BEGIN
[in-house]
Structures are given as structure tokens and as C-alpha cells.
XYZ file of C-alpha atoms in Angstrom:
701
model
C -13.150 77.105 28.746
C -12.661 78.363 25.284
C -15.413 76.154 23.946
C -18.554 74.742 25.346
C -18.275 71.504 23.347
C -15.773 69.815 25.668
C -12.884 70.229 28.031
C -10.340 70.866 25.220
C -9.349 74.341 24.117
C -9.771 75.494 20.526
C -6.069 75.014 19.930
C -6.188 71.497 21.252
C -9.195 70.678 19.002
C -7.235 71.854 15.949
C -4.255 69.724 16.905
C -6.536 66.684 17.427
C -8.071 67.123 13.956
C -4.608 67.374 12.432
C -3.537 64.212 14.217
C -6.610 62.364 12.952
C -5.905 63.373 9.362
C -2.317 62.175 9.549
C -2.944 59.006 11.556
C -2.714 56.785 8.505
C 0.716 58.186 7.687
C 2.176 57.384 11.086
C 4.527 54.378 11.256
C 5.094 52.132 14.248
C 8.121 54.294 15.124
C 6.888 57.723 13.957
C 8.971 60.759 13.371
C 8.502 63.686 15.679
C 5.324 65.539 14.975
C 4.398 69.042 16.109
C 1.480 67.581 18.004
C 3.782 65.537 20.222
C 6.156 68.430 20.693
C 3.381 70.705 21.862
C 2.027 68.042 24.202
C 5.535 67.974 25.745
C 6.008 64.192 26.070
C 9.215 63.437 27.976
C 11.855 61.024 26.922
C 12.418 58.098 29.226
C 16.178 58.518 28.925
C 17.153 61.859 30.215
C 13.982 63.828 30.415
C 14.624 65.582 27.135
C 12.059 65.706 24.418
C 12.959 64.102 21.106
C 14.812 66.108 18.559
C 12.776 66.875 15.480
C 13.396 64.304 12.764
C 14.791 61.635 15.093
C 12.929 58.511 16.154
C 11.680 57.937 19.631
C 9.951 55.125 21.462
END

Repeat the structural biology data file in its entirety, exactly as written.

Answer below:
[in-house]
Structures are given as structure tokens and as C-alpha cells.
XYZ file of C-alpha atoms in Angstrom:
701
model
C -13.150 77.105 28.746
C -12.661 78.363 25.284
C -15.413 76.154 23.946
C -18.554 74.742 25.346
C -18.275 71.504 23.347
C -15.773 69.815 25.668
C -12.884 70.229 28.031
C -10.340 70.866 25.220
C -9.349 74.341 24.117
C -9.771 75.494 20.526
C -6.069 75.014 19.930
C -6.188 71.497 21.252
C -9.195 70.678 19.002
C -7.235 71.854 15.949
C -4.255 69.724 16.905
C -6.536 66.684 17.427
C -8.071 67.123 13.956
C -4.608 67.374 12.432
C -3.537 64.212 14.217
C -6.610 62.364 12.952
C -5.905 63.373 9.362
C -2.317 62.175 9.549
C -2.944 59.006 11.556
C -2.714 56.785 8.505
C 0.716 58.186 7.687
C 2.176 57.384 11.086
C 4.527 54.378 11.256
C 5.094 52.132 14.248
C 8.121 54.294 15.124
C 6.888 57.723 13.957
C 8.971 60.759 13.371
C 8.502 63.686 15.679
C 5.324 65.539 14.975
C 4.398 69.042 16.109
C 1.480 67.581 18.004
C 3.782 65.537 20.222
C 6.156 68.430 20.693
C 3.381 70.705 21.862
C 2.027 68.042 24.202
C 5.535 67.974 25.745
C 6.008 64.192 26.070
C 9.215 63.437 27.976
C 11.855 61.024 26.922
C 12.418 58.098 29.226
C 16.178 58.518 28.925
C 17.153 61.859 30.215
C 13.982 63.828 30.415
C 14.624 65.582 27.135
C 12.059 65.706 24.418
C 12.959 64.102 21.106
C 14.812 66.108 18.559
C 12.776 66.875 15.480
C 13.396 64.304 12.764
C 14.791 61.635 15.093
C 12.929 58.511 16.154
C 11.680 57.937 19.631
C 9.951 55.125 21.462